Anti-Chinese feeling was such that the Chinese tended to move together and live in separate camps. A Select Committee reported to the Parliament that the Chinese miners were generally law-abiding, industrious, frugal, clean and of no special risk to the community. They also mined ground that Europeans would not touch because of comparatively poor returns. Opposition continued into the 1880s fuelled by European workers who opposed the employment of Chinese as labourers. The economic slump galvanised political opposition and in 1881 a poll tax was introduced along with other racist legislation.
The social processes described above have led to Chinese archaeological sites that are readily identifiable by Chinese ceramics. Centres of Chinese population were often grouped into camps and townships, although there are lone hut sites. Chinese miners were not generally associated with capital intensive elevating and dredging. The notable exception is that of Choie Sew Hoy and his associates, who provide a significant contrast due to his Company's large scale hydraulic sluicing operations in Nokomai into the 1930s. Understanding of the Chinese sites is aided by the historical records left by Otago's Presbyterian missionary to the Chinese, Alexander Don. Don visited isolated Chinese mining camps over a sustained period and recorded his mission visits in diary form as well as in photographs. These records provide a unique source of information about Chinese life on the gold fields.
Neville Ritchie provides a detailed analysis of the archaeology of Chinese gold miners in Otago, along with descriptions of excavations of about 19 hut sites and rock shelters and two settlements at Arrowtown and Cromwell. Many of these sites were flooded by hydro-electric development but the Arrowtown settlement has been partially restored and is part of the Otago Goldfields Park complex of sites. Ritchie attempted to discern whether there were distinctive features about Chinese huts and tailings and concluded that Chinese men working far from home did not express their ethnicity through their hut designs, nor could he associate Chinese with any archaeologically distinctive technology such as wing dams or tailing patterns. These were governed by terrain and available capital rather than ethnicity. The Chinese were noted, however, for retaining their culture as a minority group in a foreign community.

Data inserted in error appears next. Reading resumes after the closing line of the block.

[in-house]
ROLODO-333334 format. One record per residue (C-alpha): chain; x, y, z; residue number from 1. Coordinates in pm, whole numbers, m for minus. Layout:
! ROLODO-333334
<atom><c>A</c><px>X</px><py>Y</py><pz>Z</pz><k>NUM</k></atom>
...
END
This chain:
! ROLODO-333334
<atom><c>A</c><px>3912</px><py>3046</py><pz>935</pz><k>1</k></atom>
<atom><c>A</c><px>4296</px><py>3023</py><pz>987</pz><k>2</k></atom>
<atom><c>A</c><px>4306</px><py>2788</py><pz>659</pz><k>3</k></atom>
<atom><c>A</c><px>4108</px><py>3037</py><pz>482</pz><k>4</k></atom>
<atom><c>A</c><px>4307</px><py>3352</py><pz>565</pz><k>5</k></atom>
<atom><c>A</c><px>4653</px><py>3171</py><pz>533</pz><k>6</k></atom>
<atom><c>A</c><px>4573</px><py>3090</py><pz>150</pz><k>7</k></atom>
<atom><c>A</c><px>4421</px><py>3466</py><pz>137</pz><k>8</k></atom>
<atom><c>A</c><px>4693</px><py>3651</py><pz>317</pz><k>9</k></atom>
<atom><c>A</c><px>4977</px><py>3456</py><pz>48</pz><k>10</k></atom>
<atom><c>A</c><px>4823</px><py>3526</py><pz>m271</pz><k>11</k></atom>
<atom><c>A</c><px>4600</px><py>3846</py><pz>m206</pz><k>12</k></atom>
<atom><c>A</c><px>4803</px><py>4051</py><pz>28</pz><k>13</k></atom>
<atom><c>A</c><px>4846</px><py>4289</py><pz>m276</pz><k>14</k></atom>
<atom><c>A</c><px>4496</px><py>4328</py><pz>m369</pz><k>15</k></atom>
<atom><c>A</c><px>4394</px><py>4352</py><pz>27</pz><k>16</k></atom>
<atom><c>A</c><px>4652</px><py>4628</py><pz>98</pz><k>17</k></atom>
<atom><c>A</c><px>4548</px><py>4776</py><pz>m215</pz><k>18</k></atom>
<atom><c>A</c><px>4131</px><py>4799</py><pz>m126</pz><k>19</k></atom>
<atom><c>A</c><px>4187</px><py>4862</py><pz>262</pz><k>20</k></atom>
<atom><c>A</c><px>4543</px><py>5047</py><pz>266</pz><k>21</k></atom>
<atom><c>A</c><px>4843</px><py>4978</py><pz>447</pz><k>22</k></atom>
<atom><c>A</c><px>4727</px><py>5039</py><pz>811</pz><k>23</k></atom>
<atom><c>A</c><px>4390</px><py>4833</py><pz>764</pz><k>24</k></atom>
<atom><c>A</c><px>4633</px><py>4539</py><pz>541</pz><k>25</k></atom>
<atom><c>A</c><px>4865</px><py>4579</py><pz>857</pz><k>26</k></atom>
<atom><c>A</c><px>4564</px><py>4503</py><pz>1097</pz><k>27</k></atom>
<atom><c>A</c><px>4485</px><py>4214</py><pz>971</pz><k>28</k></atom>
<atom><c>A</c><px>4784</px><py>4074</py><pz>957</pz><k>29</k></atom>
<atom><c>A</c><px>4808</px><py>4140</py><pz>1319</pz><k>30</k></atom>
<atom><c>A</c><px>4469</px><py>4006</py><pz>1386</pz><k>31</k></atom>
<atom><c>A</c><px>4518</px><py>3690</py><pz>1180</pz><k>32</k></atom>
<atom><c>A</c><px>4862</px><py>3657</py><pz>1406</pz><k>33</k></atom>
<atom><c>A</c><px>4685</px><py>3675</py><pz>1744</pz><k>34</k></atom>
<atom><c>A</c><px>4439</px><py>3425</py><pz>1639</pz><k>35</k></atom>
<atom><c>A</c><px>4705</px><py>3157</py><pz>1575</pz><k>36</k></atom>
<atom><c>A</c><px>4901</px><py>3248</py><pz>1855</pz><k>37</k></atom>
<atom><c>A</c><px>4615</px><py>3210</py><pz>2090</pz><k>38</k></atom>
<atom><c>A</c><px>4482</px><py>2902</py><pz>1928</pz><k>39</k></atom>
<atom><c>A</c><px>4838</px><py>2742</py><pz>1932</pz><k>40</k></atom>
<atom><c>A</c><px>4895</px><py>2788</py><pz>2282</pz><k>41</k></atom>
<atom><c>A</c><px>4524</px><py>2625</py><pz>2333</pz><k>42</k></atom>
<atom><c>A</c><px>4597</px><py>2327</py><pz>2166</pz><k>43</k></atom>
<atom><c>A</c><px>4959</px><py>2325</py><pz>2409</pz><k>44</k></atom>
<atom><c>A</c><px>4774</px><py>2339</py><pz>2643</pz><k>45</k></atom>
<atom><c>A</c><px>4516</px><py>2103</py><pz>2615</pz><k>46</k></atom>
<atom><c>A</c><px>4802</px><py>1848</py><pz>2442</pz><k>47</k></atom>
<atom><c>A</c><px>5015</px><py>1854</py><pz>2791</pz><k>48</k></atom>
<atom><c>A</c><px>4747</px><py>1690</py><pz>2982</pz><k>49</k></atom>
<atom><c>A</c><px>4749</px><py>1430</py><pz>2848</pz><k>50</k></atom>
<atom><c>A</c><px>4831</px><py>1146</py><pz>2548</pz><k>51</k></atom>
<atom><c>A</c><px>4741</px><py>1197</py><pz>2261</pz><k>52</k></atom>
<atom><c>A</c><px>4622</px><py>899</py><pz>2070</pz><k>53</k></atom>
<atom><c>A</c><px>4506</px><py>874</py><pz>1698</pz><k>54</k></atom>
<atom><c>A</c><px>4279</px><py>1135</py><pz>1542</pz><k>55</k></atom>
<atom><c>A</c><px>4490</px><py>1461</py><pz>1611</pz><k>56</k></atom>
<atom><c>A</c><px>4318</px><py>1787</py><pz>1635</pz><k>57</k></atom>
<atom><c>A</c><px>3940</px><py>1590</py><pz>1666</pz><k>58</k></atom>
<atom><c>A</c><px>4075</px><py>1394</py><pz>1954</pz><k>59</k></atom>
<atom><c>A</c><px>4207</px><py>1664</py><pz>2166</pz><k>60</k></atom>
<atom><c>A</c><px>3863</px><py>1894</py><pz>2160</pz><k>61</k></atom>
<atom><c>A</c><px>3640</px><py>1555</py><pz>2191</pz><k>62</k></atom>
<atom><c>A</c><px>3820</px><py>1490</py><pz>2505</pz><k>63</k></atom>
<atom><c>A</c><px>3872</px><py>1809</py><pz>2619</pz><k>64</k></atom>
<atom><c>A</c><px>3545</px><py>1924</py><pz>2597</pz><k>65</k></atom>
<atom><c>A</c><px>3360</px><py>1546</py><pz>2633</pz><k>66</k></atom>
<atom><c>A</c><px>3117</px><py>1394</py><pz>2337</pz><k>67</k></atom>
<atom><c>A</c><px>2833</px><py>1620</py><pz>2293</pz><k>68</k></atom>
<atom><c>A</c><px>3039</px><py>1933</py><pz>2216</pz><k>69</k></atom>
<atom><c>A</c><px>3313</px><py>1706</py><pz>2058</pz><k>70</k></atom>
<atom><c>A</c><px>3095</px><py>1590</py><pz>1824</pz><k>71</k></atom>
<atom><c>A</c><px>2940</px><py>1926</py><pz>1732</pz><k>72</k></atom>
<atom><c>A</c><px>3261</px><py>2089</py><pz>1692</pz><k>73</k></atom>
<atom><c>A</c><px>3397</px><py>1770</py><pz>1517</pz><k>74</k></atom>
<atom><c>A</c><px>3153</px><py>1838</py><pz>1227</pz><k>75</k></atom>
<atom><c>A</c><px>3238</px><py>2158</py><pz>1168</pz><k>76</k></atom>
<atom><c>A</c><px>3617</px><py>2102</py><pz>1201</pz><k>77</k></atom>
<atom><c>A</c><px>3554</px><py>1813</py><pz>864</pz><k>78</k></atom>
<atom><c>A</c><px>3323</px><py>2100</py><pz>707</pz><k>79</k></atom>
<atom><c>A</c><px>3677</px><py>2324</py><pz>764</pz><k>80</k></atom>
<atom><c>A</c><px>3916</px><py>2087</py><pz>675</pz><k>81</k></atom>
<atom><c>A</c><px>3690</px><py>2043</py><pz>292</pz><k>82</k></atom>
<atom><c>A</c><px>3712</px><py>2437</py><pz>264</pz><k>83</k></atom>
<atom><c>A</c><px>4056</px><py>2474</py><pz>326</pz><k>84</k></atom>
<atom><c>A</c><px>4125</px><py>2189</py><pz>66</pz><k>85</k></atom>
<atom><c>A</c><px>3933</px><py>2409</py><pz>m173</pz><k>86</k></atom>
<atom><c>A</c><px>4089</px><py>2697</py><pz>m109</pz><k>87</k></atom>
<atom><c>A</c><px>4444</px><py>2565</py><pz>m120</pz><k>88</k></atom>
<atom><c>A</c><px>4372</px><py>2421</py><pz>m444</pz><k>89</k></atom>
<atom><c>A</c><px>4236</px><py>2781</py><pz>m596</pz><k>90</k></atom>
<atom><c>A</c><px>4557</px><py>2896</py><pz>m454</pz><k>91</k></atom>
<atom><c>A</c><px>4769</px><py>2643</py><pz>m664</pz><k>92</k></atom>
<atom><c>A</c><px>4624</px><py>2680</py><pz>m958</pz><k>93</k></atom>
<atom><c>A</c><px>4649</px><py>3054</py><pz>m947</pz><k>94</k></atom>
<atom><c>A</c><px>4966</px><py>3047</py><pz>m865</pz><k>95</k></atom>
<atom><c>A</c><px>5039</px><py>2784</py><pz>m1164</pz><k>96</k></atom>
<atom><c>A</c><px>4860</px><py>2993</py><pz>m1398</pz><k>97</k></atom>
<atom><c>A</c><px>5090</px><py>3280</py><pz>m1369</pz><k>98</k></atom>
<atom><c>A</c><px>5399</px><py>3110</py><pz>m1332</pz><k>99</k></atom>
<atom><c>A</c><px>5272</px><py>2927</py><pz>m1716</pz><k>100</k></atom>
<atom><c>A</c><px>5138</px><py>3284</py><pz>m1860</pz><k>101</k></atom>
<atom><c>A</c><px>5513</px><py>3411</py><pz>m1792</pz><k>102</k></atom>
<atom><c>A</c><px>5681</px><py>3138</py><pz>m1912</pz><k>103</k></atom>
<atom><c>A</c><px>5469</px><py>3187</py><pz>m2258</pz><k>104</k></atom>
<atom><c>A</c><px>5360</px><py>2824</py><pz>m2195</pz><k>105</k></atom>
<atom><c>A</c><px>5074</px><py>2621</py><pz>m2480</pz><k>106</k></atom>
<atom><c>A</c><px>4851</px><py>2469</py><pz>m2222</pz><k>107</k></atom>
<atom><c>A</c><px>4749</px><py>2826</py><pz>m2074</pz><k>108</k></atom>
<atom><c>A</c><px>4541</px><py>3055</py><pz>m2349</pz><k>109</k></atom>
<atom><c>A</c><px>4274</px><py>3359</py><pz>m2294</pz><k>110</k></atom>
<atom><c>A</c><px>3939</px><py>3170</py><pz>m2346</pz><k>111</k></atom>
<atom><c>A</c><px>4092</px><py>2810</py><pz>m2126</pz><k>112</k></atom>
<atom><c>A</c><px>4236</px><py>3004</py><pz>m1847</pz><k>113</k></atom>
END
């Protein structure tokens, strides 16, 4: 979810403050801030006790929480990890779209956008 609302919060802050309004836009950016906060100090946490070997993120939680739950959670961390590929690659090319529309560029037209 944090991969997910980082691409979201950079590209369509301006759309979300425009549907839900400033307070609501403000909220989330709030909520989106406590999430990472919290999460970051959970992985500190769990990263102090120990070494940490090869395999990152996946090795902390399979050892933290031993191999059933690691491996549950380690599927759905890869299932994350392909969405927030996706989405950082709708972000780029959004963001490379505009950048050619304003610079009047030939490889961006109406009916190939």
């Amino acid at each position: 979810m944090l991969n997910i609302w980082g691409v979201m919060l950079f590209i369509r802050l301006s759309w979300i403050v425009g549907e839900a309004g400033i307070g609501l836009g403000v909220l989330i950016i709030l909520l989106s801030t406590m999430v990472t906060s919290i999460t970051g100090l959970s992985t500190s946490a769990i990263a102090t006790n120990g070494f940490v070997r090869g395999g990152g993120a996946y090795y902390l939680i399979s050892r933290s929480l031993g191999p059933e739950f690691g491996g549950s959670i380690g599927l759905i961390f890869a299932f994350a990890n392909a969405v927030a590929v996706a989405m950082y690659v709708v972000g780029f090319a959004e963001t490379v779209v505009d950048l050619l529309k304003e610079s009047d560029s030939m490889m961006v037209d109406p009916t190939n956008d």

Ritchie concluded that Chinese miners "exhibited a remarkable adaptability and versatility with regard to 'house' construction". His excavations indicated a range of construction techniques and materials "largely drawn from the local environment". Many Chinese, especially those working in gorges lived fulltime or temporarily in natural caves. The Chinese seldom worked side by side with Europeans but often took up claims in neighbouring gullies on areas which had been abandoned by Europeans, which were considered to have low gold values.
The first places the Chinese congregated in Otago were the Arrowtown District, Moa Flat and Nevis. 'The places where the Chinese at particular times were the majority were often “poor man's diggings" in mostly remote and difficult country such as Nokomai, Dart Valley and Round Hill (in Southland). Two quite significant gold bearing areas, Waikaia and Round Hill, were considerably developed by the Chinese. In the Waikaia district the Chinese were the majority from 1873-1886, maintaining a significant presence after this time. Chinese miners worked methodically through a claim before passing on. Their movements were often independent of the Europeans.
The Chinese used existing goldfields settlements as supply bases, especially Lawrence, which was their chief gateway to the goldfields, and Alexandra, which was the supply base to the more inland fields. During the gold days Lawrence was a much bigger town than Alexandra and of more importance to the Chinese. There were Chinese camps at most of the goldfields townships providing a service base for Chinese miners. Miners went to the camps as a supply base but also when they were ill, or when claims froze over. They sold their gold to Chinese brokers or to the banks in the main part of town.